parent reply "Matthew Wilson" <dmd synesis.com.au> writes:
I don't think you've missed anything, Jan. Those of us who have to pay our
own bills - through consultancy, contracting, journalism, whatever - do it
for intellectual stimulation and a kind of technical egalitarian spirit.
There's certainly no money in it.

My own motivations for doing STLSoft are
 - it's a lot easier to persuade clients to use STLSoft code (partly since
it's strictly header-only) than extracts from my company's public-domain
libraries, with all it's dependencies on .cpp and libs, etc.
 - it's a great source of journalistic information, witness my ongoing
blatherings in WDM and CUJ
 - it's a great way to refactor code that has real quality, but that is
obscured inside non-portable, ugly, proprietary libs/headers/cpp
 - it's a great learning experience. My understanding of the principles of
STL, the rules of C++, and the behavioural quirks of various compilers has
tripled at least

As for cash? Hmmm. No cash.

I used to very much enjoy Ron Burk's (creator and former editor of WDJ)
comments on the subject. He thought that people who gave away their IP were
nuts!

So we (some of us at least) are nuts, but at least we know we're nuts. :)

Matthew

BTW, you guys in the states pay an enormous amount in health insurance,
don't you?


"Jan Knepper" <jan smartsoft.us> wrote in message
news:3E1EF7D6.6B9A67E9 smartsoft.us...
 Richard,

 There is all kinds of cute, interesting and also misleading reads about

 source and free projects.

 I think it would be good to just go to http://www.sourceforce.org/ just

 many project are out there and how many are actually financially balanced.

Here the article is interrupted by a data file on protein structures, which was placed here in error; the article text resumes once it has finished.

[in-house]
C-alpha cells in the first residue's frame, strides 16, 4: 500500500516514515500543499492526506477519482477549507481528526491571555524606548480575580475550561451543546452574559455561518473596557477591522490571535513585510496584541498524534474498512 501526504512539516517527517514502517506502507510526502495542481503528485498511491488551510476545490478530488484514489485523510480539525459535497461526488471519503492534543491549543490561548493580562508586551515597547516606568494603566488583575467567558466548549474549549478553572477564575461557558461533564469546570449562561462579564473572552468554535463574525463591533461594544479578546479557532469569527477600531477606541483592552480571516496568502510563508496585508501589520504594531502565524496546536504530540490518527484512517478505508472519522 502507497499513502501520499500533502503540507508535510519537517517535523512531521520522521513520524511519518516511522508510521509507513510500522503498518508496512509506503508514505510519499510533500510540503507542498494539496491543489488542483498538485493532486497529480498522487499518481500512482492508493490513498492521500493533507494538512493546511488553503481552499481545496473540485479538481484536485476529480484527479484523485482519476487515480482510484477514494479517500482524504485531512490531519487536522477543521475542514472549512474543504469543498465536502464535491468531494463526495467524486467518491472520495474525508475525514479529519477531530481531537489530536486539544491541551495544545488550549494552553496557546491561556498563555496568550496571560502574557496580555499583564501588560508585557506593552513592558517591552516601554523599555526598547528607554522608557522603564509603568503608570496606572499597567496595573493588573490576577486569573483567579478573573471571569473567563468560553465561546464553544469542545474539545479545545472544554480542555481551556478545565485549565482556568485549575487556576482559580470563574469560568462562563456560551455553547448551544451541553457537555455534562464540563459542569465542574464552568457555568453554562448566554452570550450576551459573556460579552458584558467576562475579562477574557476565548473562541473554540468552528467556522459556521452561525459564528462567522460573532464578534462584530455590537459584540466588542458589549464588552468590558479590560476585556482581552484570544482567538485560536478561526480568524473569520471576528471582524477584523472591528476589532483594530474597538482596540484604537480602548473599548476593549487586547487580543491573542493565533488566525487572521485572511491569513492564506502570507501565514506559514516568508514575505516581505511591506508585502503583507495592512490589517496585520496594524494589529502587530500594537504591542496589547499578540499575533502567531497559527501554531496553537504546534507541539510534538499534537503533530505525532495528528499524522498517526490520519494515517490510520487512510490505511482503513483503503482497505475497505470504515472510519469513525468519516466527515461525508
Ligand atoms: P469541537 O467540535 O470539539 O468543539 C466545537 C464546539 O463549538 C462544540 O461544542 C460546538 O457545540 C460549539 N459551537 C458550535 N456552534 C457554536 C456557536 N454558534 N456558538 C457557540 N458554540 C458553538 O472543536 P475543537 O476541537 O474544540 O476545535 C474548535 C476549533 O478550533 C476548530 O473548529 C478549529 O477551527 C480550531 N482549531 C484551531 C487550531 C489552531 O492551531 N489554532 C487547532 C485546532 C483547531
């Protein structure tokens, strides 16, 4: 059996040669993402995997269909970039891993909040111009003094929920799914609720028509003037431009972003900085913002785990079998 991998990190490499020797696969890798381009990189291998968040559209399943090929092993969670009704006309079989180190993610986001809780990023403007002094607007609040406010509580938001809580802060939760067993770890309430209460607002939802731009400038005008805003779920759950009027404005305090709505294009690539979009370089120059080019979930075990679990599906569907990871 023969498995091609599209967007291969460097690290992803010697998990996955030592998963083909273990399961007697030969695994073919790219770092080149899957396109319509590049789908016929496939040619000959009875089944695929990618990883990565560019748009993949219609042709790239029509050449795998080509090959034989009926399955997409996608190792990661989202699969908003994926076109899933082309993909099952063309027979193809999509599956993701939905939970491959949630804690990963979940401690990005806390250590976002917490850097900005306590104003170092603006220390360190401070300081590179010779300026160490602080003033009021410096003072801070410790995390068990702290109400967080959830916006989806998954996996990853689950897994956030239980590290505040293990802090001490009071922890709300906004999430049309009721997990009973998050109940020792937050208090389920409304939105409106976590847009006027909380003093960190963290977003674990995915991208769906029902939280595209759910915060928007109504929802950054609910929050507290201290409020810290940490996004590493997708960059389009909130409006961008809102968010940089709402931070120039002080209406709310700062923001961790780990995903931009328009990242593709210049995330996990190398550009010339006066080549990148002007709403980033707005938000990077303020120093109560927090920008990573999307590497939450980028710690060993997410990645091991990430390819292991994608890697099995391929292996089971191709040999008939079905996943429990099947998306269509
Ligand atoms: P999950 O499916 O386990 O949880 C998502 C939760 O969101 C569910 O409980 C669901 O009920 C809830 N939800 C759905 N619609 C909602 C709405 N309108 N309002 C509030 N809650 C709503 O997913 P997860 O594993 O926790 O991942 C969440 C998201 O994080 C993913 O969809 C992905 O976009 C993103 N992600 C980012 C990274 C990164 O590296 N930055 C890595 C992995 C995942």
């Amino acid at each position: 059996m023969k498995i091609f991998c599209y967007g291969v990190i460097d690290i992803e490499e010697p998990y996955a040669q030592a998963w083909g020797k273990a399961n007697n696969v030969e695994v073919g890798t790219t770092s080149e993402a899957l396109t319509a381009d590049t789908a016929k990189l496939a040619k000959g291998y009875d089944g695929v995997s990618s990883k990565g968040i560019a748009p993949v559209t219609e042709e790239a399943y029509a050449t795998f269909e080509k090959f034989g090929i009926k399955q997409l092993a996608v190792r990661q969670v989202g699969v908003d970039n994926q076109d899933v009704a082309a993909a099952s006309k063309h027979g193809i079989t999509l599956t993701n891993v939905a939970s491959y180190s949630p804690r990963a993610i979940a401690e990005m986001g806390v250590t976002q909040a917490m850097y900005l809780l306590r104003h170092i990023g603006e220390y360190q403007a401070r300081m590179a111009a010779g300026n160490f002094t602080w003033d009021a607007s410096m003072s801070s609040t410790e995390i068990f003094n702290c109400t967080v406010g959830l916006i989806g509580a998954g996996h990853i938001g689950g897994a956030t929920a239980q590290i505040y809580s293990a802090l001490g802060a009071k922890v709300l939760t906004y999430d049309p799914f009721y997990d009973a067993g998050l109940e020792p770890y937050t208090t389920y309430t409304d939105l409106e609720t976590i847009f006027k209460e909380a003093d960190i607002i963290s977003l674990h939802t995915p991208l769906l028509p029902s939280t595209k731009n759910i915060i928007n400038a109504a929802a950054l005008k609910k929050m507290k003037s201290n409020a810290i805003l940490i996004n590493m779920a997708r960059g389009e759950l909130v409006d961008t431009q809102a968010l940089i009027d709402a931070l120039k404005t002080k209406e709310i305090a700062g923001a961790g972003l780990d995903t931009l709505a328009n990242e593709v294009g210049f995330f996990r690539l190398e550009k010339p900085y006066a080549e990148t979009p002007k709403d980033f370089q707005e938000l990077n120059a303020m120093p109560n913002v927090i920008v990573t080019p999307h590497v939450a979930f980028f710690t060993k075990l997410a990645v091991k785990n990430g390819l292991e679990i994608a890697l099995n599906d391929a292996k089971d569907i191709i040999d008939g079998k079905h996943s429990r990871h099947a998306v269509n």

With financially balanced I mean that the people that work on the project

 than the satisfaction of working on the project, but actually are able to

 their bills BECAUSE they work on the project.

 I have spend and still spend a LOT of hours on open source and free

 can be very honest in saying that so far it only has taken my time and

 money.

 Currently the www.digitalmars.com is hosted on the internet server of my

 (One of my contributions to this project). Walter as well as I have seen a

 traffic, but I think Walter would agree that the financial balance has

 missing. I do not know how many CD sales Digital Mars does a month right

 I know it is far from covering anything.

 So tell me... When I look at the following financial picture:
     Mortage $1,200 / month.
     Phone $100 / month.
     Health Insurrance $442 / month
     Food $400 / month.
     Electric $ 200 / month

     TOTAL $2,342 / month

 How open source - free project(s) that do not pay me a dime, better they

 about an addition $950 a month! pay for my bills??? Answer is... They do

 I always wonder why so many people seem to think that open source - free
 project(s) are so great... I have not heard the pharmaceutical industry